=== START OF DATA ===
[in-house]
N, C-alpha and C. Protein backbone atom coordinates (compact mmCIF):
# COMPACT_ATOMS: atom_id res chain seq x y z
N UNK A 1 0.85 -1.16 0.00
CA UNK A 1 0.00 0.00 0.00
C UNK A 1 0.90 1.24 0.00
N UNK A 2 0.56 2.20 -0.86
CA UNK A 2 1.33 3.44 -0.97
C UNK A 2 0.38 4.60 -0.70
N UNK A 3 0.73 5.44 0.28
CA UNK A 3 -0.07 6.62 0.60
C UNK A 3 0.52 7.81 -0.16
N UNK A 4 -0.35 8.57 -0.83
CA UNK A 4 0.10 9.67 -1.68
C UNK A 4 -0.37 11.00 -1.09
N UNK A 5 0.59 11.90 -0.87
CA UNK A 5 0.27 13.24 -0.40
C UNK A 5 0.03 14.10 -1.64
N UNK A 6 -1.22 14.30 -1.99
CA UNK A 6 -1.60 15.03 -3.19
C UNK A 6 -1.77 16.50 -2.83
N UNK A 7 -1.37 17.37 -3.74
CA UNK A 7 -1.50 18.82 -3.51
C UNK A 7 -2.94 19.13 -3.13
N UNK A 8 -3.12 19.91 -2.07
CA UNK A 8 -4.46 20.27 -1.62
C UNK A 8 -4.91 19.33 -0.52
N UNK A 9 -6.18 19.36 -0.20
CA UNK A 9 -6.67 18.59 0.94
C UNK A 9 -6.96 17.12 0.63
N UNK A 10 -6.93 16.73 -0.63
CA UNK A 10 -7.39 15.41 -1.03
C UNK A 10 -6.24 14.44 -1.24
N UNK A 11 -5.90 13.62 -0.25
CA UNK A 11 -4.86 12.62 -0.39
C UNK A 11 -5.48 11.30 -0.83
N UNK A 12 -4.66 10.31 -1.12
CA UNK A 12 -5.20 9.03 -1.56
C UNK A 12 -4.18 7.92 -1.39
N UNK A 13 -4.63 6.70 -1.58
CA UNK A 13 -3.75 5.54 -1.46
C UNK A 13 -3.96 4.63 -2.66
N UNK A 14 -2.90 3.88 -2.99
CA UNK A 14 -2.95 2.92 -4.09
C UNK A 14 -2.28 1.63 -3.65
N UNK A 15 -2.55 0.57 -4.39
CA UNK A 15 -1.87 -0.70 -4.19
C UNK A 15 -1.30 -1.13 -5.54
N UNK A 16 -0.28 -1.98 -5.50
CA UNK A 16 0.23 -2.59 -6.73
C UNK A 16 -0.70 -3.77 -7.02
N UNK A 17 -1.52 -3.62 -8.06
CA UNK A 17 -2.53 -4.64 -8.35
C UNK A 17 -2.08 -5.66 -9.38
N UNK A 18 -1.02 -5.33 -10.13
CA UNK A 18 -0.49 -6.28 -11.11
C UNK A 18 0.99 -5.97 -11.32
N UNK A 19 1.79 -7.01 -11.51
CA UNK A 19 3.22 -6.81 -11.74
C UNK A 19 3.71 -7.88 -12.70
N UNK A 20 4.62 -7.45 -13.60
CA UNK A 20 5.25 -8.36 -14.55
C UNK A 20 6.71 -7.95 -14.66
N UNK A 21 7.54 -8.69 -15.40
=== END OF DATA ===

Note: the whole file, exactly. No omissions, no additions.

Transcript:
[in-house]
N, C-alpha and C. Protein backbone atom coordinates (compact mmCIF):
# COMPACT_ATOMS: atom_id res chain seq x y z
N UNK A 1 0.85 -1.16 0.00
CA UNK A 1 0.00 0.00 0.00
C UNK A 1 0.90 1.24 0.00
N UNK A 2 0.56 2.20 -0.86
CA UNK A 2 1.33 3.44 -0.97
C UNK A 2 0.38 4.60 -0.70
N UNK A 3 0.73 5.44 0.28
CA UNK A 3 -0.07 6.62 0.60
C UNK A 3 0.52 7.81 -0.16
N UNK A 4 -0.35 8.57 -0.83
CA UNK A 4 0.10 9.67 -1.68
C UNK A 4 -0.37 11.00 -1.09
N UNK A 5 0.59 11.90 -0.87
CA UNK A 5 0.27 13.24 -0.40
C UNK A 5 0.03 14.10 -1.64
N UNK A 6 -1.22 14.30 -1.99
CA UNK A 6 -1.60 15.03 -3.19
C UNK A 6 -1.77 16.50 -2.83
N UNK A 7 -1.37 17.37 -3.74
CA UNK A 7 -1.50 18.82 -3.51
C UNK A 7 -2.94 19.13 -3.13
N UNK A 8 -3.12 19.91 -2.07
CA UNK A 8 -4.46 20.27 -1.62
C UNK A 8 -4.91 19.33 -0.52
N UNK A 9 -6.18 19.36 -0.20
CA UNK A 9 -6.67 18.59 0.94
C UNK A 9 -6.96 17.12 0.63
N UNK A 10 -6.93 16.73 -0.63
CA UNK A 10 -7.39 15.41 -1.03
C UNK A 10 -6.24 14.44 -1.24
N UNK A 11 -5.90 13.62 -0.25
CA UNK A 11 -4.86 12.62 -0.39
C UNK A 11 -5.48 11.30 -0.83
N UNK A 12 -4.66 10.31 -1.12
CA UNK A 12 -5.20 9.03 -1.56
C UNK A 12 -4.18 7.92 -1.39
N UNK A 13 -4.63 6.70 -1.58
CA UNK A 13 -3.75 5.54 -1.46
C UNK A 13 -3.96 4.63 -2.66
N UNK A 14 -2.90 3.88 -2.99
CA UNK A 14 -2.95 2.92 -4.09
C UNK A 14 -2.28 1.63 -3.65
N UNK A 15 -2.55 0.57 -4.39
CA UNK A 15 -1.87 -0.70 -4.19
C UNK A 15 -1.30 -1.13 -5.54
N UNK A 16 -0.28 -1.98 -5.50
CA UNK A 16 0.23 -2.59 -6.73
C UNK A 16 -0.70 -3.77 -7.02
N UNK A 17 -1.52 -3.62 -8.06
CA UNK A 17 -2.53 -4.64 -8.35
C UNK A 17 -2.08 -5.66 -9.38
N UNK A 18 -1.02 -5.33 -10.13
CA UNK A 18 -0.49 -6.28 -11.11
C UNK A 18 0.99 -5.97 -11.32
N UNK A 19 1.79 -7.01 -11.51
CA UNK A 19 3.22 -6.81 -11.74
C UNK A 19 3.71 -7.88 -12.70
N UNK A 20 4.62 -7.45 -13.60
CA UNK A 20 5.25 -8.36 -14.55
C UNK A 20 6.71 -7.95 -14.66
N UNK A 21 7.54 -8.69 -15.40